Nyamagabe – a small village in rural Rwanda – brings the story of a confident 25-year-old that is solving some of the problems of his immediate community one briquette at a time.
Jean Bosco Nzeyimana grew up in a poor, rural community that could boast of very little by way of infrastructure or even the basic necessities. Housing was shabby, clean water was hard to find, and electricity was a luxury most of the locals would rather not think about – mostly because it was more non-existent than it was inconsistent.
Due to the absence of electricity and because the community knew no other energy source, wood was the go-to guy for all things fuel.
Jean Bosco was concerned by the devastating deforestation (trees were often cut down for firewood and charcoal), but that was not the only thing that caught his attention. He was also disturbed by the many rubbish-laden landfills that dotted parts of Rwanda, and his village was seeing more than its fair share.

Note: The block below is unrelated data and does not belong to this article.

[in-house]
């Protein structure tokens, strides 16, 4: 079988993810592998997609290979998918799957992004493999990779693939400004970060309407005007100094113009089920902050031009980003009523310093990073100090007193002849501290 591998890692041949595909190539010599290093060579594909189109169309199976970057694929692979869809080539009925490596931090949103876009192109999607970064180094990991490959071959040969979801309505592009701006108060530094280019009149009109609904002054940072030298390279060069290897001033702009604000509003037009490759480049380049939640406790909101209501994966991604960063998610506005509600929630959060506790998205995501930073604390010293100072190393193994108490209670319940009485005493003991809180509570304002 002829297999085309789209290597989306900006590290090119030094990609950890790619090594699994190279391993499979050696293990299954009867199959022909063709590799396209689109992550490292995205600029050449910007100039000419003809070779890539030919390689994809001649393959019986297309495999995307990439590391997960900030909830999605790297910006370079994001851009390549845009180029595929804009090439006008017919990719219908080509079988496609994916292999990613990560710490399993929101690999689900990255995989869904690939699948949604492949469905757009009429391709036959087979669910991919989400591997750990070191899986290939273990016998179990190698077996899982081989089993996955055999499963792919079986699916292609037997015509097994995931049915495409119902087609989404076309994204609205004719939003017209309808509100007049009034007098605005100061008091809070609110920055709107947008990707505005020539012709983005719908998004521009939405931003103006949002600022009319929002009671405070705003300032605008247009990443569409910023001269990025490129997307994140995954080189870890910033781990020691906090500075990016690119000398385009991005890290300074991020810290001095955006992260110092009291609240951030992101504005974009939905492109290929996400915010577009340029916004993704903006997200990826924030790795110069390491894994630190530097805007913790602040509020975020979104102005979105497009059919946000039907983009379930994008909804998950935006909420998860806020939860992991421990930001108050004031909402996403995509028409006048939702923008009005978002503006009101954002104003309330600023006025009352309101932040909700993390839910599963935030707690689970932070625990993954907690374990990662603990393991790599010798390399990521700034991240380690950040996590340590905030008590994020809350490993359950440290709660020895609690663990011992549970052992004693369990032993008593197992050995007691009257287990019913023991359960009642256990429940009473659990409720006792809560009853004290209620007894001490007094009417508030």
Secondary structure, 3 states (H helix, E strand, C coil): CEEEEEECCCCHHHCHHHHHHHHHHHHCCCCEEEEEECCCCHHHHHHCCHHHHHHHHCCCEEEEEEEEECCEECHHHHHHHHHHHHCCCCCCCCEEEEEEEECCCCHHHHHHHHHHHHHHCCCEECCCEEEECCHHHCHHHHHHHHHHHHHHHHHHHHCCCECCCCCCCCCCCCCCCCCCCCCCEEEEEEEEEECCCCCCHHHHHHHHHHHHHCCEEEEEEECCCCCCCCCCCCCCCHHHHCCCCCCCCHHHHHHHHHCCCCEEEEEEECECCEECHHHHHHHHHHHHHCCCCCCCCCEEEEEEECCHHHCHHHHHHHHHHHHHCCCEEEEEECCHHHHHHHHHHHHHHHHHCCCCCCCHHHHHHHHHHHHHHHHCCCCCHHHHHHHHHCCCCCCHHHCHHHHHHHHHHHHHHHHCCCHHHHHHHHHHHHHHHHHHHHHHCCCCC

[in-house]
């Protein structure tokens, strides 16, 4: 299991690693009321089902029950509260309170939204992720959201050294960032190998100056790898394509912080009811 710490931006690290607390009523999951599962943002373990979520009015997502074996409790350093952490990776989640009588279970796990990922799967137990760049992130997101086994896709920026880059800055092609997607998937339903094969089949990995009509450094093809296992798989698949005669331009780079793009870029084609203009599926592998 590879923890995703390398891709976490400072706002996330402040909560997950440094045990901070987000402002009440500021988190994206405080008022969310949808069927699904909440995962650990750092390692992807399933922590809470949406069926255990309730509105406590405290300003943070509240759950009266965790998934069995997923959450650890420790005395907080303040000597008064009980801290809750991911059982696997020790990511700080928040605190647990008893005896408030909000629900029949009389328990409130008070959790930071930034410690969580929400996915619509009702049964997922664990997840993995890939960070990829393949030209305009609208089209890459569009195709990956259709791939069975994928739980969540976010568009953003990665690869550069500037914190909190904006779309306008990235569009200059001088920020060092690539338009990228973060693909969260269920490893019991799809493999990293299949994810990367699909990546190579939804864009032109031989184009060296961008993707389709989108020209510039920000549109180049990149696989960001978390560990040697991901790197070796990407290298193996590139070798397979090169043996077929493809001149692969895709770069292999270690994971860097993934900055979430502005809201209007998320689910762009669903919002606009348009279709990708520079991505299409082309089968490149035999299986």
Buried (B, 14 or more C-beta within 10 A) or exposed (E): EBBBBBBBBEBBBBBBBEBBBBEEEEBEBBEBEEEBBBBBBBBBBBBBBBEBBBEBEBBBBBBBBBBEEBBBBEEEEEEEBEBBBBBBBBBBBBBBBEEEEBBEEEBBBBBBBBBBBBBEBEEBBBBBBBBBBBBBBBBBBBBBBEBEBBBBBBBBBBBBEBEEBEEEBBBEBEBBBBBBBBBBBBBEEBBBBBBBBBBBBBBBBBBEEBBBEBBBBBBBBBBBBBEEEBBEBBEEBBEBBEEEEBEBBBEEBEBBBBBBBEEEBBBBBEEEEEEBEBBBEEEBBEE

Jean Bosco found a way to solve both problems and the solution involved turning organic waste into clean-burning and efficient briquettes, as well as fertilisers for farmers.
With some support, he was able to set up a business called “Habona” in 2013; which literally translates to “Illumination.” The company collects and sorts garbage to make briquettes, biogas, and organic fertilizers for a customer base that encompasses restaurants, hotels, schools, businesses, farmers, and government offices.
More so, Habona’s biofuels are believed to be currently used by as many as 1,500 households in Rwanda while employing up to 26 people on a permanent basis, and nearly 50 more as casual workers. Thus, empowering people and improving quality of life in parts of rural Rwanda.